On Christmas Day, 25 December 1989, the Ceaușescus were tried before a court …. They faced charges including illegal gathering of wealth and genocide. Ceaușescu repeatedly denied the court’s authority to try him, and asserted he was still legally the President of Romania. At the end of the trial, the Ceaușescus were found guilty and sentenced to death. A soldier standing guard in the proceedings was ordered to take the Ceaușescus outside one by one and shoot them, but the Ceaușescus demanded to die together. The soldiers agreed to this and began to tie their hands behind their backs, which the Ceaușescus protested against, but were powerless to prevent….Before his sentence was carried out, Nicolae Ceaușescu sang “The Internationale” whilst being led up against the wall. The firing squad began shooting as soon as the two were in position against a wall. …Later that day, the execution was also shown on Romanian television…

  2. Lytenburgh says:

    Re: NO US TROOPS say Kyrgyz Republic and Uzbekistan

    I _certainly_ remember how here on turcopolier there were comments from people with certain experience, that, actually, there were US troops there (special forces) and that the change of needs and circumstances would command to have permanents bases there.

    Any comments?

    • Pat Lang says:

      Time moves on and history with it. The feckless ineptitude of the Biden Administration has ruined many possibilities.

  3. Deap says:

    Sounds like Putin was channeling Donald J. Trump. Or lasciviously contemplating $200 a barrel oil pricing.

    • Fred says:

      Biden has saved the Russian governments oil revenues. I wonder if Hunter managed to sell any art or if this was just a gift.

  4. ISL says:

    On Death of Irony, apparently Russia is only filling Gazprom’s European storage, which is very small, once Russian storage is filled.

    And the US is shocked shocked shocked that Russia is increasing gas sales eastwards while the US sells gas eastwards where the price is higher.

    So the US is crying elephant tears for Europe as we sell our gas at higher price to Asia. Of course the EU shot itself in the foot by insisting on short-term contracts for the gas market, which investment timescales are decades.

    I also applaud Russia and China NOT attending COP26 as it brings the hypocrisy into the open – the US is begging the Saudi’s to pump more oil as we speak, while today’s diplomacy involves insulting China and Russia and then expecting cooperation.

    The reality is the global warming is all to Russia’s benefit – relative and absolute in many many ways – My knowledge of the East Siberian Arctic Sea geology suggests Russia has several Saudi Arabia’s of oil, which will become accessible in a warmer world.

    • Fred says:


      “The reality is the global warming …”

      The reality is the policy decisions of the West made in the name of “global warming” under all of its disguises are disasters for the majority of the people living in those countries. But it does provide career security to thousands and further enriches a few; and virtue, oh so much virtue, to the elitists and their acolytes.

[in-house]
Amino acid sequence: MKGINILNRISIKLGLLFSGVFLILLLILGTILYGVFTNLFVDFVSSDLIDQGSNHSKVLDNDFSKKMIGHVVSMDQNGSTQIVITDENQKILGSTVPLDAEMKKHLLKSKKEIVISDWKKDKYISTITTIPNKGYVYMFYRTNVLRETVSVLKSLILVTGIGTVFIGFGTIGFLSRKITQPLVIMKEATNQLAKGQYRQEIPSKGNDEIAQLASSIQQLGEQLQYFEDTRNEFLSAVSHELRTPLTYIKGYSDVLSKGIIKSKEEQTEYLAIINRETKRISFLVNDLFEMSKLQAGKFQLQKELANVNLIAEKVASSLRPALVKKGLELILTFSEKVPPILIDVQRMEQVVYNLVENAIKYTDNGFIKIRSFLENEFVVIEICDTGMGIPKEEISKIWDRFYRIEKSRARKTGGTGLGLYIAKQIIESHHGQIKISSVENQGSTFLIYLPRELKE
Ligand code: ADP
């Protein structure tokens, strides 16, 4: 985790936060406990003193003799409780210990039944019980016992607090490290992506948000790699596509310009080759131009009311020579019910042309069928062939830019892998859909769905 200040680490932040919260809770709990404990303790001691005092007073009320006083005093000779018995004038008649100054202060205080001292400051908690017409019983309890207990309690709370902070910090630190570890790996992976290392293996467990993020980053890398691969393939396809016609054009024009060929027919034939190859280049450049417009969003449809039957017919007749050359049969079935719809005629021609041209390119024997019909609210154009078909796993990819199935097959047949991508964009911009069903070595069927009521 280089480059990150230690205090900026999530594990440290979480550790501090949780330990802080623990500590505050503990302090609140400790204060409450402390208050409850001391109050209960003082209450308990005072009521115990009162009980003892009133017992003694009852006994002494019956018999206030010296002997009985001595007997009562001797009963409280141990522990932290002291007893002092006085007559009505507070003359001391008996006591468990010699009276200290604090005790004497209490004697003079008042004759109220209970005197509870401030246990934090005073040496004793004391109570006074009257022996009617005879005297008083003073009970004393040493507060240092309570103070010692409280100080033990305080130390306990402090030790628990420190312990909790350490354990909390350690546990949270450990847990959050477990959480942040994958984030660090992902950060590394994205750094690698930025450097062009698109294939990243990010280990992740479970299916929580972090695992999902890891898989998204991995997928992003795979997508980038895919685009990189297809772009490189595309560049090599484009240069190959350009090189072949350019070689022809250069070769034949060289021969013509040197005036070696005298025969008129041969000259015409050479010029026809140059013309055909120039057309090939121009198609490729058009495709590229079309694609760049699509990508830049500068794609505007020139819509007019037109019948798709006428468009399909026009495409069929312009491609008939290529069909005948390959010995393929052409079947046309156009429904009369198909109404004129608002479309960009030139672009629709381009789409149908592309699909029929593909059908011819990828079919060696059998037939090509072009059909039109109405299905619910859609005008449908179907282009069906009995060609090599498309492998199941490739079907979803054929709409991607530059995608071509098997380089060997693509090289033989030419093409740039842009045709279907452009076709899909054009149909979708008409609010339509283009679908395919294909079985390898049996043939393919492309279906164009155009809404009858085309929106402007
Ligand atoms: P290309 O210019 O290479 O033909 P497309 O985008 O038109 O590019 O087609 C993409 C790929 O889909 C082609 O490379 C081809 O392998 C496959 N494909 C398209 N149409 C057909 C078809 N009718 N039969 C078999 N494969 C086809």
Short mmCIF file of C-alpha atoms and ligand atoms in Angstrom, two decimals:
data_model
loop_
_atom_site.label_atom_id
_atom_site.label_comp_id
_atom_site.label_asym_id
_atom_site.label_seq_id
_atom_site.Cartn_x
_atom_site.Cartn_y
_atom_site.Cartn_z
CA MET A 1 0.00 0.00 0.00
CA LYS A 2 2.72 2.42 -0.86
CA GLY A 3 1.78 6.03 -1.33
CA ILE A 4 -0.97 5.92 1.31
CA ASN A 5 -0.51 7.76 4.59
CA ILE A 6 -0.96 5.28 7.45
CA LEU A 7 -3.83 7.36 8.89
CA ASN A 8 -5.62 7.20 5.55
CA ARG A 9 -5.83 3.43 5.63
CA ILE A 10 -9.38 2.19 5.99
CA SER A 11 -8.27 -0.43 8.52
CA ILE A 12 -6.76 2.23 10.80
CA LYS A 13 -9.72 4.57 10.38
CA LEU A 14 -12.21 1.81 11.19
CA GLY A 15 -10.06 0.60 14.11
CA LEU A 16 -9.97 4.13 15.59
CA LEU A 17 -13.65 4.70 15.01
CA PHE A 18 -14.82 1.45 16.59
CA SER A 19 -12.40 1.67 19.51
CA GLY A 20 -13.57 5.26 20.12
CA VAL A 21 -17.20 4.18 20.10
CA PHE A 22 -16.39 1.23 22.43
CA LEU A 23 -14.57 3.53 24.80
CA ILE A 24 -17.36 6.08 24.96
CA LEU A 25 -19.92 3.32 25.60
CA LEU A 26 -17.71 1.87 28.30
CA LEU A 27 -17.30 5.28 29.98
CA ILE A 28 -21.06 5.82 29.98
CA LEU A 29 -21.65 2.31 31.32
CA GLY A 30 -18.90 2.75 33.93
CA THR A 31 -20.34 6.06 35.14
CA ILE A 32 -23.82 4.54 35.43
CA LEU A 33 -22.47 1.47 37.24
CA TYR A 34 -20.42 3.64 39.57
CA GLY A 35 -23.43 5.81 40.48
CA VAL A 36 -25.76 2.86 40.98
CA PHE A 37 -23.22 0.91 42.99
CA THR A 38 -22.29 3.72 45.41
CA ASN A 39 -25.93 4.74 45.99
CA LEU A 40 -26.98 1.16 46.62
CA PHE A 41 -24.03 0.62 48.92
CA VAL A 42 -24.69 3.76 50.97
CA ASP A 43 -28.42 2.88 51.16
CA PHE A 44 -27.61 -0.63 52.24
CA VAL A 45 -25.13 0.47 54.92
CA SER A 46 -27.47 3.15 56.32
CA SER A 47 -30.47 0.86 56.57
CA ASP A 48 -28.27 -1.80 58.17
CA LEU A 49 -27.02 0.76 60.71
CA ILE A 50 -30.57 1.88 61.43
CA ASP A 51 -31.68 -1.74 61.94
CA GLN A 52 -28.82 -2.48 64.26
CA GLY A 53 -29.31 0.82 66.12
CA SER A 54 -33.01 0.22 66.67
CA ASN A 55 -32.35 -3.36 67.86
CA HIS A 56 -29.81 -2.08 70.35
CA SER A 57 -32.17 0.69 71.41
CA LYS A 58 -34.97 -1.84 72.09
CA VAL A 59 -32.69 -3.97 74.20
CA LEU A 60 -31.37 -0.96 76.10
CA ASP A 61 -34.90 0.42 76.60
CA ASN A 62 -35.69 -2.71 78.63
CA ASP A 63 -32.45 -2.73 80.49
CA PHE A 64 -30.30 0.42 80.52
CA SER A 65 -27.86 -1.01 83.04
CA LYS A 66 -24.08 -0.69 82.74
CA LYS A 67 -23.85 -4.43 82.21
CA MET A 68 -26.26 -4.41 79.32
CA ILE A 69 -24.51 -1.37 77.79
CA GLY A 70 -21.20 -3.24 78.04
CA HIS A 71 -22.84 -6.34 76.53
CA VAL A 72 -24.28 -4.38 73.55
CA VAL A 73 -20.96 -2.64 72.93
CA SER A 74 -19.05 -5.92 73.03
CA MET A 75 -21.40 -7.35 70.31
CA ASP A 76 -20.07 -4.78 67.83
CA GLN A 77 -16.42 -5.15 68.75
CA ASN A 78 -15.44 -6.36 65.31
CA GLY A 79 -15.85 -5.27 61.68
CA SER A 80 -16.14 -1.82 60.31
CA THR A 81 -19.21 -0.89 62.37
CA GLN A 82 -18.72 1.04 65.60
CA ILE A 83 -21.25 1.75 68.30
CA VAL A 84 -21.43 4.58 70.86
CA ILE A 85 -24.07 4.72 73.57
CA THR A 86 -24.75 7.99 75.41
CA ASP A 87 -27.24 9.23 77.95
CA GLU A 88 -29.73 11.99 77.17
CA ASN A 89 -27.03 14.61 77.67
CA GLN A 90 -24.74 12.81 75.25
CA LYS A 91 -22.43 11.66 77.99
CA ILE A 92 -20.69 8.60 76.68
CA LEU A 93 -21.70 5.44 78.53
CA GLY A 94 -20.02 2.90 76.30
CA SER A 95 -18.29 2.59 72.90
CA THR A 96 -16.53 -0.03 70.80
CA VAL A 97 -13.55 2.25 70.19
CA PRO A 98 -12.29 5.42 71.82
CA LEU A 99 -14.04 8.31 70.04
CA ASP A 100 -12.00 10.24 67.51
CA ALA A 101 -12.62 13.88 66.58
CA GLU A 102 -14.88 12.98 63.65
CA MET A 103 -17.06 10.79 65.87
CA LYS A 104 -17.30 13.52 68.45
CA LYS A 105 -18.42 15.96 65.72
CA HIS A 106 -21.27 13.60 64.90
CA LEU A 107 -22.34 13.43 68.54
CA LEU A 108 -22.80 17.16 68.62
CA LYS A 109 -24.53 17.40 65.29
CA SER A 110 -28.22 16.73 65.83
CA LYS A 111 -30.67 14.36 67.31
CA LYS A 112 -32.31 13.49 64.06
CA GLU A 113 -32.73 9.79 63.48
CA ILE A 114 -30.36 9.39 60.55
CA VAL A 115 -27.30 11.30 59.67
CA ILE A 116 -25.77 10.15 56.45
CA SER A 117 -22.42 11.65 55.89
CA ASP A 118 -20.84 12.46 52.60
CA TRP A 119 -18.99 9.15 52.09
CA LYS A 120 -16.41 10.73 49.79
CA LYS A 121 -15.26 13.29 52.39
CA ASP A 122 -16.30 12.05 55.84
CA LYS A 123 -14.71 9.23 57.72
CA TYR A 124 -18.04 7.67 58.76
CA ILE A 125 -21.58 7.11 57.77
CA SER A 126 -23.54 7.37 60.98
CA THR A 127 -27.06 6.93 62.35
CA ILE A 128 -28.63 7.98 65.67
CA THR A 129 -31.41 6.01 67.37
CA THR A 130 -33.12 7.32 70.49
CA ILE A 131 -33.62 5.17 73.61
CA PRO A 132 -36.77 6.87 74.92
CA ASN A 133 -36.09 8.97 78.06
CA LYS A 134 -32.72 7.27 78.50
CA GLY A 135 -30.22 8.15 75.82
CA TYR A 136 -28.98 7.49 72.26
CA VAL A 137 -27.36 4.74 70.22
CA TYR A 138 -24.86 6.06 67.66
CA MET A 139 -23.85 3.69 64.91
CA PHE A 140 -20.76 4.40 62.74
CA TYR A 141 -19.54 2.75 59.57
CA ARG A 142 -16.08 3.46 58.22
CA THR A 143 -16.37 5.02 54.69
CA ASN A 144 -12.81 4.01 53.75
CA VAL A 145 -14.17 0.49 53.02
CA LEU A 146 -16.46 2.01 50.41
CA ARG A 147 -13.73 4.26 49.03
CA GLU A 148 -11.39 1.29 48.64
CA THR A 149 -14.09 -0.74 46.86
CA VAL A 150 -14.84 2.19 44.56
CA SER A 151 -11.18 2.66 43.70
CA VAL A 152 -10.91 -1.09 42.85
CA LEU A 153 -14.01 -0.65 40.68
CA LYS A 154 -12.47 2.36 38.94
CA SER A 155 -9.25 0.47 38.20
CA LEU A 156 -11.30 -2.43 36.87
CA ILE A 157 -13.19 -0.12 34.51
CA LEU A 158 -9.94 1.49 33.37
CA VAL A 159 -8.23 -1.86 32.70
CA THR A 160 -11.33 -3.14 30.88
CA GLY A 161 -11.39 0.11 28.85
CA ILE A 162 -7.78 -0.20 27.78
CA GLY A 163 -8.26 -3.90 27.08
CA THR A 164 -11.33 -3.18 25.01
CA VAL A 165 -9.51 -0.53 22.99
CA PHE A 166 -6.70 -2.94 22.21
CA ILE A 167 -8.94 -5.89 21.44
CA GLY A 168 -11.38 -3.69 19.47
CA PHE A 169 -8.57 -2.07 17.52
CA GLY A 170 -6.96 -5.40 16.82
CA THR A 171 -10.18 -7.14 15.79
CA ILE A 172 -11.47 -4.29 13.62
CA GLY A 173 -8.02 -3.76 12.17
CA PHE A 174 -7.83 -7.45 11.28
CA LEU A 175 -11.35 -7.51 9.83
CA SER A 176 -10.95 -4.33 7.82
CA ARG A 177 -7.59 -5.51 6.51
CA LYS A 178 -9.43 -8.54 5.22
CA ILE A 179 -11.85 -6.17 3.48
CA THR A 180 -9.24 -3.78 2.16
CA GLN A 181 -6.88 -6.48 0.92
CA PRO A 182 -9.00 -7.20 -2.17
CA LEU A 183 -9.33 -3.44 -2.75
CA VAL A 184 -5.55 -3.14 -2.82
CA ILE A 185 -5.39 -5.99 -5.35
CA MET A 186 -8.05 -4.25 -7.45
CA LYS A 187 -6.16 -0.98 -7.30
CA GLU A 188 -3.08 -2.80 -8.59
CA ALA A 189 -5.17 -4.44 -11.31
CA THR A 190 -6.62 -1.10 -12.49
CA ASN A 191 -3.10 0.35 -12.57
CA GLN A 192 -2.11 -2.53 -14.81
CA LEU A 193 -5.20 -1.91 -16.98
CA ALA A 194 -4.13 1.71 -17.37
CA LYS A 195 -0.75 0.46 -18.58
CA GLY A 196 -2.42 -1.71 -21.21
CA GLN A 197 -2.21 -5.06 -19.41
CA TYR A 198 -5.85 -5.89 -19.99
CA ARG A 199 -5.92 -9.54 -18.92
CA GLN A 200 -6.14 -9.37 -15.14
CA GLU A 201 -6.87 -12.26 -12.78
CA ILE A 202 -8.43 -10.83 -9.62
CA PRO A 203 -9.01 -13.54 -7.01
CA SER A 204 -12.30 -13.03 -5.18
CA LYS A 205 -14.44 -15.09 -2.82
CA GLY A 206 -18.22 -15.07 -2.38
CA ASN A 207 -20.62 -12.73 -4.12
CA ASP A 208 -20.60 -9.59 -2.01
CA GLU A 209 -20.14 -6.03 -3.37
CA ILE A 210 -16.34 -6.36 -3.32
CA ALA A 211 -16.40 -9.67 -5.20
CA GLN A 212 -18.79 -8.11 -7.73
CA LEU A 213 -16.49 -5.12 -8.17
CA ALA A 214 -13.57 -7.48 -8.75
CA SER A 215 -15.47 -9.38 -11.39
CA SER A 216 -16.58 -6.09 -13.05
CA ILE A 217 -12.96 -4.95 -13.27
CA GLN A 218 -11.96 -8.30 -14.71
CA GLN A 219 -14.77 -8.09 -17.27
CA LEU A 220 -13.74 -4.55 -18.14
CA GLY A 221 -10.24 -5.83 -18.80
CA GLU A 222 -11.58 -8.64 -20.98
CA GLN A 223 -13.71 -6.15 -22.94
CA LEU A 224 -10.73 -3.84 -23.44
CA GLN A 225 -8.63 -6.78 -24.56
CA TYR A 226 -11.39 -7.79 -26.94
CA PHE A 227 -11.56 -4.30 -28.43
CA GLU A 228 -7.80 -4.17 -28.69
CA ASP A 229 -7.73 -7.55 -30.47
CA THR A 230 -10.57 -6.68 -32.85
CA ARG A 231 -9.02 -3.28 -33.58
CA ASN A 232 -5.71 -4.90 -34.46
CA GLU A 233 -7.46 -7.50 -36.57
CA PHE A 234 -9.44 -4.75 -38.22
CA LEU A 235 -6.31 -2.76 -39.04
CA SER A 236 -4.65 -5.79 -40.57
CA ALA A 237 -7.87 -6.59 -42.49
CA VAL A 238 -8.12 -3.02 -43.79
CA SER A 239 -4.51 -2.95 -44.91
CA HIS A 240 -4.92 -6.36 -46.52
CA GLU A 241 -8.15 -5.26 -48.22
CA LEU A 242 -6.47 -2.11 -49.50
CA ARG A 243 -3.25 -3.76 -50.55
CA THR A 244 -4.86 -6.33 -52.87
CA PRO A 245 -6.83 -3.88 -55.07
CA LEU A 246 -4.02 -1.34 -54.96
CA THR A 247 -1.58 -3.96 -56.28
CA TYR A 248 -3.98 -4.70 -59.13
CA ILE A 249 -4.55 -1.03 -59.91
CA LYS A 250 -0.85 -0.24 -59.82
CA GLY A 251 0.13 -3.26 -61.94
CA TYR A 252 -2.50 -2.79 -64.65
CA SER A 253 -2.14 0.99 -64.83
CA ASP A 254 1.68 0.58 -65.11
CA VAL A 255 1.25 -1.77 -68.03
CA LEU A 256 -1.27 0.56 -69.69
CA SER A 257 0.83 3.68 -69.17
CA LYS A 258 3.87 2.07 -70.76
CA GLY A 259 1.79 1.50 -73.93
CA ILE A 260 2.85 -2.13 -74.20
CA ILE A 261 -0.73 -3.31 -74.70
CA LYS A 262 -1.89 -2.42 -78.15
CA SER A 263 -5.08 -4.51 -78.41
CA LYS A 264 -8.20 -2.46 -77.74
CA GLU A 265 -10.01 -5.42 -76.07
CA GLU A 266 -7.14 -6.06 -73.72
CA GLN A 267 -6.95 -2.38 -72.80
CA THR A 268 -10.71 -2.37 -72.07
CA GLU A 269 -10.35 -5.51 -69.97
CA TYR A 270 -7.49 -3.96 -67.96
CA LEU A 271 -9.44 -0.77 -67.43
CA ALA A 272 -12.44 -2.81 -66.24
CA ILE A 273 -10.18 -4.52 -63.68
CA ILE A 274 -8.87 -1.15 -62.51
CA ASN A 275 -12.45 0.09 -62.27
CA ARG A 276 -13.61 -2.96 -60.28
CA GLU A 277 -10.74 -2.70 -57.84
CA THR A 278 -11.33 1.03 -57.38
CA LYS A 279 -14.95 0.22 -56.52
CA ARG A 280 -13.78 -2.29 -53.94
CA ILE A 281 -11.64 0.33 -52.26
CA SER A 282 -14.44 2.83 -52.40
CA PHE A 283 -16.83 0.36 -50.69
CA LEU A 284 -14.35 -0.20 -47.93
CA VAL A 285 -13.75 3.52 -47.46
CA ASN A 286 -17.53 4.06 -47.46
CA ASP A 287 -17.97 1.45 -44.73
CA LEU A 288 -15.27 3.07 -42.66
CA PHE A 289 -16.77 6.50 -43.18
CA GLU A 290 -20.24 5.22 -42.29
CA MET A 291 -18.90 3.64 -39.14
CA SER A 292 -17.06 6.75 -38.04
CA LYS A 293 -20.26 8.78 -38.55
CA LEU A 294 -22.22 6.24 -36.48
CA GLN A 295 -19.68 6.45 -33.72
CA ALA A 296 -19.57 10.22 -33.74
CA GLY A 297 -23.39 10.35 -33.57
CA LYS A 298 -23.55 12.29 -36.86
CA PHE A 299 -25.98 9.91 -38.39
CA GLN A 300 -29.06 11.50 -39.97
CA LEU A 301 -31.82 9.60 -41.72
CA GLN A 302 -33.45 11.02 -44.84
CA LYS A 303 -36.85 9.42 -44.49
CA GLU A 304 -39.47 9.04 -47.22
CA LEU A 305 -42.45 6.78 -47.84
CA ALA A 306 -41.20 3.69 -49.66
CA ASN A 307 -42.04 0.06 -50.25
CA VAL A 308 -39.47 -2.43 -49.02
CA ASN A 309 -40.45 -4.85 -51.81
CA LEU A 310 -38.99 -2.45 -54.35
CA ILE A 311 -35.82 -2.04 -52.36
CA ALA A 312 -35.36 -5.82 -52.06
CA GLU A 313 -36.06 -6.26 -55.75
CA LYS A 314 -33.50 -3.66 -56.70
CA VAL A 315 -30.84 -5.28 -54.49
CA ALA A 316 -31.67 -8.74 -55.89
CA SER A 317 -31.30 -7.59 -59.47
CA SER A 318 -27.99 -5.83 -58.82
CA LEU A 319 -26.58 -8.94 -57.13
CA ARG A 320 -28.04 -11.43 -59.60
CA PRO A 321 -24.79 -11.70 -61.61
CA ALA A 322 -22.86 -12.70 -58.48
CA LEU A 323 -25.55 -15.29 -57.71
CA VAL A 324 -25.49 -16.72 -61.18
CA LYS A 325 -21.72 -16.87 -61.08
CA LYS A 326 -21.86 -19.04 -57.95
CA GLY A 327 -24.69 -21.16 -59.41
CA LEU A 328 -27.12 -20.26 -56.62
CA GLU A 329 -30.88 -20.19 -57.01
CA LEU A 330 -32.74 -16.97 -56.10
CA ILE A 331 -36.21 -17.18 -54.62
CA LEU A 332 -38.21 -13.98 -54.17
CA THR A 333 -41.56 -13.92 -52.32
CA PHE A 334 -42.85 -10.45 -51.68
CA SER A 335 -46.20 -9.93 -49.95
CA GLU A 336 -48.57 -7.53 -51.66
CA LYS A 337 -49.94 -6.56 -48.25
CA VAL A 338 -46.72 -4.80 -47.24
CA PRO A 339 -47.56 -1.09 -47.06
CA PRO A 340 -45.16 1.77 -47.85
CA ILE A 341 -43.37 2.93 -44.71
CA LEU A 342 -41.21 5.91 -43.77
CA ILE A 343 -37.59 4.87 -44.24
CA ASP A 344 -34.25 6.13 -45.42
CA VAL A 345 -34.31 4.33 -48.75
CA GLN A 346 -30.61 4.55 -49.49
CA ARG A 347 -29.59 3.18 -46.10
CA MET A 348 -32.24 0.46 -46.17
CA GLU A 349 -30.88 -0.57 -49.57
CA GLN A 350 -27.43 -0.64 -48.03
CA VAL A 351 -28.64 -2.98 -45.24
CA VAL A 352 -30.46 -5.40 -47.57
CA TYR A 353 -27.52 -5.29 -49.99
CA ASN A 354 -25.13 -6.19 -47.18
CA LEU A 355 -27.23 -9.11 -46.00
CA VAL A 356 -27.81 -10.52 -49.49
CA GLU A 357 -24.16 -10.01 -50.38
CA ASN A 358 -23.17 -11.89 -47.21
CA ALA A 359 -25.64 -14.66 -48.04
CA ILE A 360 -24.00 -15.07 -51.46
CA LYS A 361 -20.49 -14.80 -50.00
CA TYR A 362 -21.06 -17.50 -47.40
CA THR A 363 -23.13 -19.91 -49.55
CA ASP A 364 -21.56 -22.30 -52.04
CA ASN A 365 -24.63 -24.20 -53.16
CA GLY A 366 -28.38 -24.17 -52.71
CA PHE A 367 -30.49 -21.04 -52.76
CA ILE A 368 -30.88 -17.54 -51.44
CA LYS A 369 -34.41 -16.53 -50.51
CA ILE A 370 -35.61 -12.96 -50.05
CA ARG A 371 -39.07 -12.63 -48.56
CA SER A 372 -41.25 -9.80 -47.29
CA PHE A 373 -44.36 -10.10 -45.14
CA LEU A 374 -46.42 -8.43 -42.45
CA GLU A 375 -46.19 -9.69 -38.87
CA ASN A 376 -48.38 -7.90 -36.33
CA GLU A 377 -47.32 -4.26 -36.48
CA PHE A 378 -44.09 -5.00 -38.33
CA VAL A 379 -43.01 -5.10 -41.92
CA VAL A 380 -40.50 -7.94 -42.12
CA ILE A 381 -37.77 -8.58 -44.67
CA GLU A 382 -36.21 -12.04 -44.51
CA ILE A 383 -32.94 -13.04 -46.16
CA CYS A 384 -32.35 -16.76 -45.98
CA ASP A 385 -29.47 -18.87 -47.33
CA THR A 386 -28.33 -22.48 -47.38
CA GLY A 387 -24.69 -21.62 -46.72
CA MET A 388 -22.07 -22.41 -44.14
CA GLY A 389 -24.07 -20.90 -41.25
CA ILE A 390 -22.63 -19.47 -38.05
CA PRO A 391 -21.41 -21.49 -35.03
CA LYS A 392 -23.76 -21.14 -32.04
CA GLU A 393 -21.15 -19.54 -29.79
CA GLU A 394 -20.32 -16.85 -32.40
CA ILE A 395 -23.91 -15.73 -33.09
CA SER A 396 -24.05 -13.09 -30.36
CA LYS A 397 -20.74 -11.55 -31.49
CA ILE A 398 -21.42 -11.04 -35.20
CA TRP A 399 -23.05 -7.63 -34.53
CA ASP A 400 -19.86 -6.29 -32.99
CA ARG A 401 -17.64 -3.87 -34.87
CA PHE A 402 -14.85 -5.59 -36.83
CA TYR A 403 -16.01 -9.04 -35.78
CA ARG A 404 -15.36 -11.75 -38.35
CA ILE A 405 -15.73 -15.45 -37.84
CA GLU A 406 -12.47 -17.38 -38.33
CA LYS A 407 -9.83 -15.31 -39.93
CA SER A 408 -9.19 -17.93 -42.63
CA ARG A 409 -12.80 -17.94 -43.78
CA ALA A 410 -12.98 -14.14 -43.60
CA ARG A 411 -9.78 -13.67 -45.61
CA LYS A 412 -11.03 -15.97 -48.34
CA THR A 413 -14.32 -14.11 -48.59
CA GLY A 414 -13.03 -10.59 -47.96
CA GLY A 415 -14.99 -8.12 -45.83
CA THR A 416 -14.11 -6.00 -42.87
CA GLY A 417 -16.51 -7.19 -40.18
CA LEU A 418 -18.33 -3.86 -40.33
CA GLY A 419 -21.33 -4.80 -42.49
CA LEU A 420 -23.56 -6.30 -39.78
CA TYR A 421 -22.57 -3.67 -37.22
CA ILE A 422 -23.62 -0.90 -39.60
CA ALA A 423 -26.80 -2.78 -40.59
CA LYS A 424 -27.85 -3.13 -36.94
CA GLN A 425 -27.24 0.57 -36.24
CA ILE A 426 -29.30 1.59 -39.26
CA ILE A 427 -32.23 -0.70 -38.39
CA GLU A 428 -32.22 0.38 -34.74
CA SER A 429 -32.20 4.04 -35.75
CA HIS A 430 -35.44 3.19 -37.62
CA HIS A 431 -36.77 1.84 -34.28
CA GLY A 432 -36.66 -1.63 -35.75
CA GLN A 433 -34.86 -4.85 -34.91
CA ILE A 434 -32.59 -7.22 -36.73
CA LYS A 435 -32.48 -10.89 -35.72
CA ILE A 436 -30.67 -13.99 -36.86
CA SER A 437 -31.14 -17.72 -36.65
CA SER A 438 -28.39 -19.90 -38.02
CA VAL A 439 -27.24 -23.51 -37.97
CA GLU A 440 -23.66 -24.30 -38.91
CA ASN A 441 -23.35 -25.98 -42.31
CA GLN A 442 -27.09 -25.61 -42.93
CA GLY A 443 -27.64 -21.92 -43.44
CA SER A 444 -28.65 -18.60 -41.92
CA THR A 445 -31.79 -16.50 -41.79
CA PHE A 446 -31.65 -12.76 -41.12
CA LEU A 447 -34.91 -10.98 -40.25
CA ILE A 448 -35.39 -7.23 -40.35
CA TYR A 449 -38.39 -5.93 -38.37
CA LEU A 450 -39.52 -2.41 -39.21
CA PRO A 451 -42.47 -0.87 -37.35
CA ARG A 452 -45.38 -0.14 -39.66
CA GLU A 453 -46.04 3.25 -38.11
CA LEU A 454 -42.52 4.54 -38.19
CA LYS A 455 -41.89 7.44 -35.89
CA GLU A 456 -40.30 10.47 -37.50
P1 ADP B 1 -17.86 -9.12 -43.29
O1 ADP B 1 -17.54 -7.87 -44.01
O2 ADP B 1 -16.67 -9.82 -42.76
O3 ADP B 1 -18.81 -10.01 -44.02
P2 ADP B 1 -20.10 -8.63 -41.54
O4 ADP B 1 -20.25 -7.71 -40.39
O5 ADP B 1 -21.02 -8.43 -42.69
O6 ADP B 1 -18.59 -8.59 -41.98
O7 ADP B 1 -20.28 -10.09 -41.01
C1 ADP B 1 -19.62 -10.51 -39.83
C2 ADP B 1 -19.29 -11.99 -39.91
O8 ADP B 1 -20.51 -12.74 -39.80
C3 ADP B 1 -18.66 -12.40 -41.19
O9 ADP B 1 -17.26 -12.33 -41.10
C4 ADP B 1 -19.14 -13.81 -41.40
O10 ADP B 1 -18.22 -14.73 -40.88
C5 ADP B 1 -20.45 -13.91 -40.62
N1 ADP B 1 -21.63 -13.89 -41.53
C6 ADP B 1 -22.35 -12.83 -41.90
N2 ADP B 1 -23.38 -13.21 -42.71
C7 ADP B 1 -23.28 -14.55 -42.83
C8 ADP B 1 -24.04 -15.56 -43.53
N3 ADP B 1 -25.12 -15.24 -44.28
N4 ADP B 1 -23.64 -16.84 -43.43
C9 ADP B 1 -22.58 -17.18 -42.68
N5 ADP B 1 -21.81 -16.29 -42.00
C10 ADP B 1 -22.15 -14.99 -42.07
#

• ISL says:

        Yes Fred, in true groundhog day style, the west never lets a disaster go to waste when it could enrich the masters (of the universe) while also failing to respond to the disaster. Pick your disaster.

        e.g., Macron and the start of the yellow vest protests (not sure if the French are virtue signaling).

        This all seems typical of declining empires – Rome and Epstein come to mind regarding virtue and when different oligarchic factions fight over the spoils with their “courtiers” virtue signaling to their patron faction.
        – – – – –
        In any case, my point was that Russia would surely welcome global warming – it will greatly grow their economy and geo-political power.

        So it is hard to see why insulting and sanctioning Russia will succeed at convincing them to act against their interest in accord with US policy goals.

        • Fred says:


          There is no disaster regarding CO2 or any of the other factors the EU claims are causing ‘global warming/climate change’ to utilize to regulate the energy sectors. The regulations created the energy sector disaster they will experience this winter. Please see Al Gore’s “Inconveninet Truth” and let me know which of his warnings came to pass. I believe they are all a decade overdue.

          • Deap says:

            I first heard these doom and gloom warnings in my high school forestry class in the early 1960’s in California – a classroom move claimed if we continued to use XYZ resources at the same rate we were using them in the 1960s, …….we were all gonna die.

            Since then the world exploded to 7 plus billion people? But the only thing we ran out of was common sense and critical thinking.

            So maybe we are all …gonna die after all. And California exploded from 20 million to 40 million during the same time period. Yet only 5% of the total state land mass is “urbanized”.

            I wonder now, who was behind that movie in the 1960’s. Was it the early days of the Sierra Club?

          • Fred says:


            Rachel Carson was one of the firsts frauds to get pushed on us all. Overhyping Ralph Nader’s justafiable concern gave us an NHTSA that is trying real hard to be as controlling as Fauci’s NIH.

  5. Deap says:

    Things international:

    More about Italy revising “covid deaths” down to miniscule numbers once they stopped listing “with covid” as covid deaths. Details about the numbers with serious co-morbidities, in those previously listed in Italy as “covid” deaths: